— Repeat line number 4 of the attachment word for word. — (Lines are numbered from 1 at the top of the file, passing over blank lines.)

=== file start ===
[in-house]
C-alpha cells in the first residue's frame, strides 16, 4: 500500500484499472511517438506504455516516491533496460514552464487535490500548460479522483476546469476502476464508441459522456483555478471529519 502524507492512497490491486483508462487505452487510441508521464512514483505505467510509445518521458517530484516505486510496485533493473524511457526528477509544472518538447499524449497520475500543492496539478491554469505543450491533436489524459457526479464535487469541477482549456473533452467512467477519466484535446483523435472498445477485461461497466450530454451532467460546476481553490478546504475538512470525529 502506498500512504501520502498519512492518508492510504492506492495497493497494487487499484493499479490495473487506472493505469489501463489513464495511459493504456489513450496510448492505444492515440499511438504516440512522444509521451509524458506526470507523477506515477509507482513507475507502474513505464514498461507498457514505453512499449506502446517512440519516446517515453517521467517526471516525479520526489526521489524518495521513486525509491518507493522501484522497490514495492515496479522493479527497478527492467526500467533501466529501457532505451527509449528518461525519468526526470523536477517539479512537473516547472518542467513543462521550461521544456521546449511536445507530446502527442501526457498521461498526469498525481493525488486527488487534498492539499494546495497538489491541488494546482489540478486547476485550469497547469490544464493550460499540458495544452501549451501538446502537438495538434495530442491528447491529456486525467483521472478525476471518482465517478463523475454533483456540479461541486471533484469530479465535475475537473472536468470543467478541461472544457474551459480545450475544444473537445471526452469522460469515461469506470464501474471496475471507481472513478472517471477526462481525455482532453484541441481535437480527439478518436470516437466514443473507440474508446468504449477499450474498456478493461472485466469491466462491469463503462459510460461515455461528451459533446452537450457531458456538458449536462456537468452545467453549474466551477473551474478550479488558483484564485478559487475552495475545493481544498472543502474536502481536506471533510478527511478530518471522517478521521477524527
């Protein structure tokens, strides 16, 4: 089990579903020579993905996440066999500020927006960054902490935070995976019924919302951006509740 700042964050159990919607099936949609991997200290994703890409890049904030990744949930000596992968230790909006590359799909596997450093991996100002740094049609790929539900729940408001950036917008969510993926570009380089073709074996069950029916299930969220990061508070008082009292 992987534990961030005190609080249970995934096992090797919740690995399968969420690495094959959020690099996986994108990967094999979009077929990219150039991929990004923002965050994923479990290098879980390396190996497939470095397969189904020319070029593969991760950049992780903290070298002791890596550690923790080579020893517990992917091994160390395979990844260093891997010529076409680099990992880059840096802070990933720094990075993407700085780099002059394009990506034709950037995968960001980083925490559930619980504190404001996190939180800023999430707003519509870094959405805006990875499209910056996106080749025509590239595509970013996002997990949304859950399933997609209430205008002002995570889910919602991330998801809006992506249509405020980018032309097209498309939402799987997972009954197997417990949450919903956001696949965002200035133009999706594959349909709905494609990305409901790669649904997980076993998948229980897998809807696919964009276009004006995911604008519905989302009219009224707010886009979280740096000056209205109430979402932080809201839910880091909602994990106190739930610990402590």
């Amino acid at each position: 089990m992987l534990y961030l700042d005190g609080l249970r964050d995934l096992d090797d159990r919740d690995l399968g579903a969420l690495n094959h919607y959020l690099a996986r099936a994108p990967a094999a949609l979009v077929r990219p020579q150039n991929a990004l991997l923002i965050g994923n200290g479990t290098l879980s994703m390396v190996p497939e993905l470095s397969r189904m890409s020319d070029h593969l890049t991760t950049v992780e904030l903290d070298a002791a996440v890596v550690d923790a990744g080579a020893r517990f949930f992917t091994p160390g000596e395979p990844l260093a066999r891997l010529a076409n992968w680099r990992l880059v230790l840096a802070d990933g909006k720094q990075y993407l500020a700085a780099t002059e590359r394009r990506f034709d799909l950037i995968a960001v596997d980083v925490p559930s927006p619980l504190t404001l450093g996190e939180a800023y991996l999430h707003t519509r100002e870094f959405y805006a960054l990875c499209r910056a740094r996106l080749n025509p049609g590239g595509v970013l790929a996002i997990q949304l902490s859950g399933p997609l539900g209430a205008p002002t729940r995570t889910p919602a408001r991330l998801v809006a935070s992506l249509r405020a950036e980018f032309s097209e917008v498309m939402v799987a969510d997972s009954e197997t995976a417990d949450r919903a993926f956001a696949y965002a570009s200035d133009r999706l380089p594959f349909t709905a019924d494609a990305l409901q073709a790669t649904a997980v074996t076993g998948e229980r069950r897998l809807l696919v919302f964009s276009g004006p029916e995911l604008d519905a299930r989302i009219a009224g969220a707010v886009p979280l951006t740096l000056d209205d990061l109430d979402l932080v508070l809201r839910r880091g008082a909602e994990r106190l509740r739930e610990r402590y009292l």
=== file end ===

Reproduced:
């Amino acid at each position: 089990m992987l534990y961030l700042d005190g609080l249970r964050d995934l096992d090797d159990r919740d690995l399968g579903a969420l690495n094959h919607y959020l690099a996986r099936a994108p990967a094999a949609l979009v077929r990219p020579q150039n991929a990004l991997l923002i965050g994923n200290g479990t290098l879980s994703m390396v190996p497939e993905l470095s397969r189904m890409s020319d070029h593969l890049t991760t950049v992780e904030l903290d070298a002791a996440v890596v550690d923790a990744g080579a020893r517990f949930f992917t091994p160390g000596e395979p990844l260093a066999r891997l010529a076409n992968w680099r990992l880059v230790l840096a802070d990933g909006k720094q990075y993407l500020a700085a780099t002059e590359r394009r990506f034709d799909l950037i995968a960001v596997d980083v925490p559930s927006p619980l504190t404001l450093g996190e939180a800023y991996l999430h707003t519509r100002e870094f959405y805006a960054l990875c499209r910056a740094r996106l080749n025509p049609g590239g595509v970013l790929a996002i997990q949304l902490s859950g399933p997609l539900g209430a205008p002002t729940r995570t889910p919602a408001r991330l998801v809006a935070s992506l249509r405020a950036e980018f032309s097209e917008v498309m939402v799987a969510d997972s009954e197997t995976a417990d949450r919903a993926f956001a696949y965002a570009s200035d133009r999706l380089p594959f349909t709905a019924d494609a990305l409901q073709a790669t649904a997980v074996t076993g998948e229980r069950r897998l809807l696919v919302f964009s276009g004006p029916e995911l604008d519905a299930r989302i009219a009224g969220a707010v886009p979280l951006t740096l000056d209205d990061l109430d979402l932080v508070l809201r839910r880091g008082a909602e994990r106190l509740r739930e610990r402590y009292l």